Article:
Hikari is an actress who has contract with the agent Kazama. One day, Kazama forces Hikari to act in an adult video, as the result, Hikari goes mad and finds her mental partner Jey to consult with. Finally, Kazama destroys everything.
Morton H. Halperin was a former member of NSA, State Department and Pentagon under several U.S. regimes since 1960s. And his lecture about the Okinawa reversion was shot at the House of Councillors on September 19, 2014 in Japan.
A crafty and mysterious gentleman comes to an office where two pretty girls Mayumi and Akiko have their problems on male-and-female relationships and decides to instruct them against their questions to free them.
The Blue Sky is the first Asian digit-3D student film featuring individual tragedy between the Chinese pilot Zhengliang, Xu and the young Japanese pilot Ryuta, Watanabe in The Second Sino-Japanese War, 'brutality of war' as its theme.
16 thinkers gathered together to discuss the political issues in Japan, such as reuse of nuclear plants, accepting right of collective self defense, TPP, the secrecy law and the revision of constitution by Abe regime.
In the 1920s, 9-year-old Chiyo gets sold to a geisha house. There, she is forced into servitude, receiving nothing in return until the house's ruling hierarchy determines if she is of high enough quality to service the clientele -- men who visit and pay for conversation, dance and song. After rigorous years of training, Chiyo becomes Sayuri, a geisha of incredible beauty and influence. Life is good for Sayuri, but World War II is about to disrupt the peace. Written by
Although never fully elaborated on, the dance on stage that Sayuri performs tells the story of a woman who suspects her husband of infidelity and waits outside in the snow to catch her husband leaving his mistress; unfortunately a blizzard sweeps over the land and she succumbs to the elements. In the novel, it was Mameha who performs this dance. See more »
When Mameha cuts Sayuri's leg, during the dialogue Sayuri has a red ribbon and a pink comb in her hair. The pink comb disappears and reappears throughout the shots. See more »
Geisha needs an elegant wardrobe, just like an artists needs ink. If she is not properly dressed, than she is not a true geisha.
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With all of the negative reviews in my mind as I walked into the theatre, I braced myself for the worst. It turns out that my opinion of the film that seemed to raise so much controversy over casting and language fell in line with neither the vehemently negative, nor the positive accolades of the critics who hail it as one of the best films of the year. Instead, I left the theater feeling ambivalent, not quite sure to sing its praises or to decry it completely.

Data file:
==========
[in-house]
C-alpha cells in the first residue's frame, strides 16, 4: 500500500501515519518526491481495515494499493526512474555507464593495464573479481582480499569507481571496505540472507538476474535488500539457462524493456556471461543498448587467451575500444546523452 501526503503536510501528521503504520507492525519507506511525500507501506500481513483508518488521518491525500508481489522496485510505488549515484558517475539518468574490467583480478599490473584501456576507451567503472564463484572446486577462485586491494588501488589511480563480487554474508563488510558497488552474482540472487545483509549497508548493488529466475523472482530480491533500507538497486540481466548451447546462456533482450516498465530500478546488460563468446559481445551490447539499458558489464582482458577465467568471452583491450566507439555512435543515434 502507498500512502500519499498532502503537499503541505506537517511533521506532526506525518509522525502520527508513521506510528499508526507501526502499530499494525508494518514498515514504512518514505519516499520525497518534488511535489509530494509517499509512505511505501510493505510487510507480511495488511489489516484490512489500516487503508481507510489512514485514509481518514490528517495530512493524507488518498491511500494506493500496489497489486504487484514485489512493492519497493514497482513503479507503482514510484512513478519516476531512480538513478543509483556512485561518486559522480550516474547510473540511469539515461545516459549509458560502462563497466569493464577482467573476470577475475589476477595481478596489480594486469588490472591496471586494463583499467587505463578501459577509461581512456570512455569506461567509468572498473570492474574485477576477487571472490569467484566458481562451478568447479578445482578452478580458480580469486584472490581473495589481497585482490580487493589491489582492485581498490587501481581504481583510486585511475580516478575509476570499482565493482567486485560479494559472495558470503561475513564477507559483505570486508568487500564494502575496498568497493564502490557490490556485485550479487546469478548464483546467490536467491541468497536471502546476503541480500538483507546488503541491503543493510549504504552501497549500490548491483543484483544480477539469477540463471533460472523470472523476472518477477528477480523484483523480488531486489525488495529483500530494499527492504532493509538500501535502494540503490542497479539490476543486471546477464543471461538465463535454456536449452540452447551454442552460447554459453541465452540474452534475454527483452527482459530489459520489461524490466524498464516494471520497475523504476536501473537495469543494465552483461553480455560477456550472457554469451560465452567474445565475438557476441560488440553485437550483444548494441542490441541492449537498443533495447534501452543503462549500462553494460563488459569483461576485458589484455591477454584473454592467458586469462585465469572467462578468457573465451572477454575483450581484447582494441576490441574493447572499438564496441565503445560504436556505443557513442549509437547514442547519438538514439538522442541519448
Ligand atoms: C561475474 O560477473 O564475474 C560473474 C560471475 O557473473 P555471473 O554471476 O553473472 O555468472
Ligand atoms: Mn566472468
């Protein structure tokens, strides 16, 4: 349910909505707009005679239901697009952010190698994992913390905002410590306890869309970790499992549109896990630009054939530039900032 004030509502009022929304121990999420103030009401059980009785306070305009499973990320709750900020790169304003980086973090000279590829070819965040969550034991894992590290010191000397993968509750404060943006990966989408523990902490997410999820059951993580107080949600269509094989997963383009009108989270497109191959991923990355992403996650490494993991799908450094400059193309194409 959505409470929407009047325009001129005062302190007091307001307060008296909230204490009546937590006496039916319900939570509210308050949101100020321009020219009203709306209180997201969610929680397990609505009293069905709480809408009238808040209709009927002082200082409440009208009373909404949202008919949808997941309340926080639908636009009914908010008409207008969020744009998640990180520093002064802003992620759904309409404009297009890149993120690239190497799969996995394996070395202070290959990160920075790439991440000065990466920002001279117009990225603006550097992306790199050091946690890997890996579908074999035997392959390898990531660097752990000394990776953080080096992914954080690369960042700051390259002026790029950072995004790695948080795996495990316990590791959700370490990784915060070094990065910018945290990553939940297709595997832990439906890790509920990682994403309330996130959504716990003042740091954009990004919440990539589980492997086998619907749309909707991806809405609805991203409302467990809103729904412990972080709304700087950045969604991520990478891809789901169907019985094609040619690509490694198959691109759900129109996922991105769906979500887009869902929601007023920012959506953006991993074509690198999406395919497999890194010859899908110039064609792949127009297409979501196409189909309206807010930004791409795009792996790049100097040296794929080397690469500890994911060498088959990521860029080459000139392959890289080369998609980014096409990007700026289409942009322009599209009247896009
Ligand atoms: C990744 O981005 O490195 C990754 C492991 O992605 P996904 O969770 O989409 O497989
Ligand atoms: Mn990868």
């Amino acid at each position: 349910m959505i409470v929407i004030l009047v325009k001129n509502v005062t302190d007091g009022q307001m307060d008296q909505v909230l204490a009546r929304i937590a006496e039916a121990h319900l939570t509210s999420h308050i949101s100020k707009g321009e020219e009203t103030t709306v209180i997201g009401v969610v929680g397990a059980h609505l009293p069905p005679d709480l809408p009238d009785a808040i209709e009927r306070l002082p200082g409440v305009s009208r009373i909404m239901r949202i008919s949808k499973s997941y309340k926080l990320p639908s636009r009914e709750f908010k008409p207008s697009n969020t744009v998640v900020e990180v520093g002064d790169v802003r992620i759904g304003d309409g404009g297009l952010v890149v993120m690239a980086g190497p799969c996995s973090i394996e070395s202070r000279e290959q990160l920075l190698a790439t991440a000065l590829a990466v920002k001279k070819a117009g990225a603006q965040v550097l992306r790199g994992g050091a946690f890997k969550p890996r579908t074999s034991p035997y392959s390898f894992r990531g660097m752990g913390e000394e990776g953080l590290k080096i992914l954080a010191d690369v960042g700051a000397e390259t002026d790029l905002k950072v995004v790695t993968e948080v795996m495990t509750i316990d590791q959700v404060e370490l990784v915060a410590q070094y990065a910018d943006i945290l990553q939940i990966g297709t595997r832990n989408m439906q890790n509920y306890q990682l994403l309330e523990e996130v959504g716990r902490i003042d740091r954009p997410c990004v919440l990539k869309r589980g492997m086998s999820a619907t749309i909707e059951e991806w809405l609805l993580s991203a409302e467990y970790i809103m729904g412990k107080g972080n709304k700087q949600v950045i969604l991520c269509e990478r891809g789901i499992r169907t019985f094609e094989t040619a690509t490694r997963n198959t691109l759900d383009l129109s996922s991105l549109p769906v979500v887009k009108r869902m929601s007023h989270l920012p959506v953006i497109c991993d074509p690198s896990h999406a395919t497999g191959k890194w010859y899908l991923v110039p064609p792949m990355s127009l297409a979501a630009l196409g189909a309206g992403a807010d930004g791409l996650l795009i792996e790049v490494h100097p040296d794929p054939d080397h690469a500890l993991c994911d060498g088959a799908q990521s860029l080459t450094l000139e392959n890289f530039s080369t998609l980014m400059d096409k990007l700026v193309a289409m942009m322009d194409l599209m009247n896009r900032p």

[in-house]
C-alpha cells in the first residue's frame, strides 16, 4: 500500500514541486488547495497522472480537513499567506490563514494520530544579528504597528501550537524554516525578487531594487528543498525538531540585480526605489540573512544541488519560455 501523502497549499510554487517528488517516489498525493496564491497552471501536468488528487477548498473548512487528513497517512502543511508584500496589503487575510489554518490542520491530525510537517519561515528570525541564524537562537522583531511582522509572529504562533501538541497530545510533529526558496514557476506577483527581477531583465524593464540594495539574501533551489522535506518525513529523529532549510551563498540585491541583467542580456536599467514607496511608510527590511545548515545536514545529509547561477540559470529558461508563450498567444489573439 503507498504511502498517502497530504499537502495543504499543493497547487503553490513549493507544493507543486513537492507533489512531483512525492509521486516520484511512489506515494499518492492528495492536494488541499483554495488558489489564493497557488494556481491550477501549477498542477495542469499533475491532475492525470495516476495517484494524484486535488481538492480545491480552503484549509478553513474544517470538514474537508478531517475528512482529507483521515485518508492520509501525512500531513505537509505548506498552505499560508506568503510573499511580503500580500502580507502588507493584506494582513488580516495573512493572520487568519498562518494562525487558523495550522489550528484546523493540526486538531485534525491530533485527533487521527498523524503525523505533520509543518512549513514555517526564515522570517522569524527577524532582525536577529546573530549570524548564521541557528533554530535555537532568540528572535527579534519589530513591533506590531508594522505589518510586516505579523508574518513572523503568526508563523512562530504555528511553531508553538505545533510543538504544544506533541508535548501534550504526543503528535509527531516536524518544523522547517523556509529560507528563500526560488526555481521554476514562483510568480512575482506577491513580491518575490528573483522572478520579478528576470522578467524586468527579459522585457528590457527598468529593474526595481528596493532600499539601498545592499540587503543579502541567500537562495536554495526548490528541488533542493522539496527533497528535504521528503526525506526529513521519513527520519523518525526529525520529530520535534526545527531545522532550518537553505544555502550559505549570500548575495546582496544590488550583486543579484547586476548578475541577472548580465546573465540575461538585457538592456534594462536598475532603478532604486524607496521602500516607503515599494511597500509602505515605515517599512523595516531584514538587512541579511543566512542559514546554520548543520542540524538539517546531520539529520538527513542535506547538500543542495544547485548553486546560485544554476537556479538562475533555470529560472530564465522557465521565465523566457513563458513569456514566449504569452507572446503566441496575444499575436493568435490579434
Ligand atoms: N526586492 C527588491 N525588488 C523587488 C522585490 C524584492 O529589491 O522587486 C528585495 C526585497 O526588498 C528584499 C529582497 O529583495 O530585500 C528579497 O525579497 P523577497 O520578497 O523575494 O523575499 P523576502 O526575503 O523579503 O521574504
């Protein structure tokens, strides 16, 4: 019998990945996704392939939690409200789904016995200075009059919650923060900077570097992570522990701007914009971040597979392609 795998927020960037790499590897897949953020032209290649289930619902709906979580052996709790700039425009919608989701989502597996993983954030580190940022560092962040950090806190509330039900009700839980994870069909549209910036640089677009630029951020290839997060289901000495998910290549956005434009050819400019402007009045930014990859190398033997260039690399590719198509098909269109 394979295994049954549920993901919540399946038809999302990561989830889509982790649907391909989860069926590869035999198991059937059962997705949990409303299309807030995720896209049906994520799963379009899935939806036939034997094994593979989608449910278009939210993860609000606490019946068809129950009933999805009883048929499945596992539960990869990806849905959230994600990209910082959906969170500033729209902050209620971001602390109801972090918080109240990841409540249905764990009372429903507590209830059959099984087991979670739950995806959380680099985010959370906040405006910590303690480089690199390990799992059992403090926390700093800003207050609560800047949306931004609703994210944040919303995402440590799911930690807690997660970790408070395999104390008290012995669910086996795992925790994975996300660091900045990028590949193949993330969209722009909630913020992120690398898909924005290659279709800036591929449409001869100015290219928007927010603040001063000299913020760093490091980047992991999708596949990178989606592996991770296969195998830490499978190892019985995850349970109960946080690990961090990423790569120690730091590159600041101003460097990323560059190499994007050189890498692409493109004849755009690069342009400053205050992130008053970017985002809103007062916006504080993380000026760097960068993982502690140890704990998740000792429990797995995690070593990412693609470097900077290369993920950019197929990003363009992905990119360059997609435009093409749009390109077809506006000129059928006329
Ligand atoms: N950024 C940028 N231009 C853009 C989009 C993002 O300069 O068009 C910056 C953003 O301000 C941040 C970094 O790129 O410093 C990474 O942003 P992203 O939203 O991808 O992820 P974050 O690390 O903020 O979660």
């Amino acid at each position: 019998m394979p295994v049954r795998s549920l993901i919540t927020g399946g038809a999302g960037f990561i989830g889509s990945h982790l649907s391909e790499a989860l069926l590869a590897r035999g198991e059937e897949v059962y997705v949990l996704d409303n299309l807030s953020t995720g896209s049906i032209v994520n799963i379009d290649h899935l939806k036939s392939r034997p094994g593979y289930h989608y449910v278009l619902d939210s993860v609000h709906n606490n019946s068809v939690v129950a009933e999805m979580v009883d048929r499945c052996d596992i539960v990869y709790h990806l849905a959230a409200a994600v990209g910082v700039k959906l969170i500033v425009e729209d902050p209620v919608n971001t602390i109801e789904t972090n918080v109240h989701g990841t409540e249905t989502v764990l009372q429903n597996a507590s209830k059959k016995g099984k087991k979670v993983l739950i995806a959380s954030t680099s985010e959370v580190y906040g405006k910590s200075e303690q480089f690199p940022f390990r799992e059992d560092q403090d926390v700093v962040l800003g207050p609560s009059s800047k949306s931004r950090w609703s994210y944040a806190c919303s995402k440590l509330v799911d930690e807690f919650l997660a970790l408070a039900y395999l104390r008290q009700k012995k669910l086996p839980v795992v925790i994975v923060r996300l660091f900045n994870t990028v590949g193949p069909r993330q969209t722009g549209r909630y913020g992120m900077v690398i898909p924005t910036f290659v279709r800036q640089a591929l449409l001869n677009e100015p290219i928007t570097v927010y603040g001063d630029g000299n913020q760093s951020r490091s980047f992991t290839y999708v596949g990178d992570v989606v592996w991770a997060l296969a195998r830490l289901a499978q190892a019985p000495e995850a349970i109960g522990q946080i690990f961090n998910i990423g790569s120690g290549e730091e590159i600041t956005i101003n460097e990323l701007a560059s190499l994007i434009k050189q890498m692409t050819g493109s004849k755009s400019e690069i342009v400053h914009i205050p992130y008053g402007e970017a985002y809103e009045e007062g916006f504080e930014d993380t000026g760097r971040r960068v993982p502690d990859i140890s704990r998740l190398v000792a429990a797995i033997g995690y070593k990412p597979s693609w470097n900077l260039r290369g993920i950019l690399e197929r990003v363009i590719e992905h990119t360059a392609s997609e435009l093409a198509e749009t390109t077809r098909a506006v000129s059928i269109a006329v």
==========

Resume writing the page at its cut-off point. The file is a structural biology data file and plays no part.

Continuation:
One thing is for sure, the film is gorgeous. There are scenes where the colour seems to bleed off the screen, and some just look like portraits. That being said, the film seems to have forgotten subtlety as a facet of art. Memoirs of a Geisha feels like a distinctly American period film, a fabrication marked by artificiality. Instead of using the actors as a vehicle for conveyance, our eyes are instead drawn to the set design, the framing, the cinematography (at least, for me).
Everyone is probably sick of all the discussions about the casting of Zhang Ziyi, Michelle Yeoh, and Li Gong, but I'm going to raise it again. As a Chinese-American, it was strange for me to see three actors who don't look Japanese play the part of the geisha. Additionally, the fact that the film is in English also proved problematic because although Michelle Yeoh's English is quite polished, Li Gong and Zhang Ziyi's English is definitely not. Much of the time, I was struggling to understand what they were saying (a gripe that I've seen mentioned by many others). The inconsistency of the dialogue (e.g., different accents from different characters, sporadic Japanese words during English conversation between characters)detracted from the film for me, because I had to keep asking myself, "Why is this not in Japanese?" In the end, the film feels like a cup of instant ramen. It's satisfying and tasty when the hunger pangs strike, but an hour later, you're left wondering why you didn't just go for something a little more substantial than freeze-dried noodles in a broth made from water and MSG. Memoirs of a Geisha is an entertaining film, but I don't think I could sit through it again.
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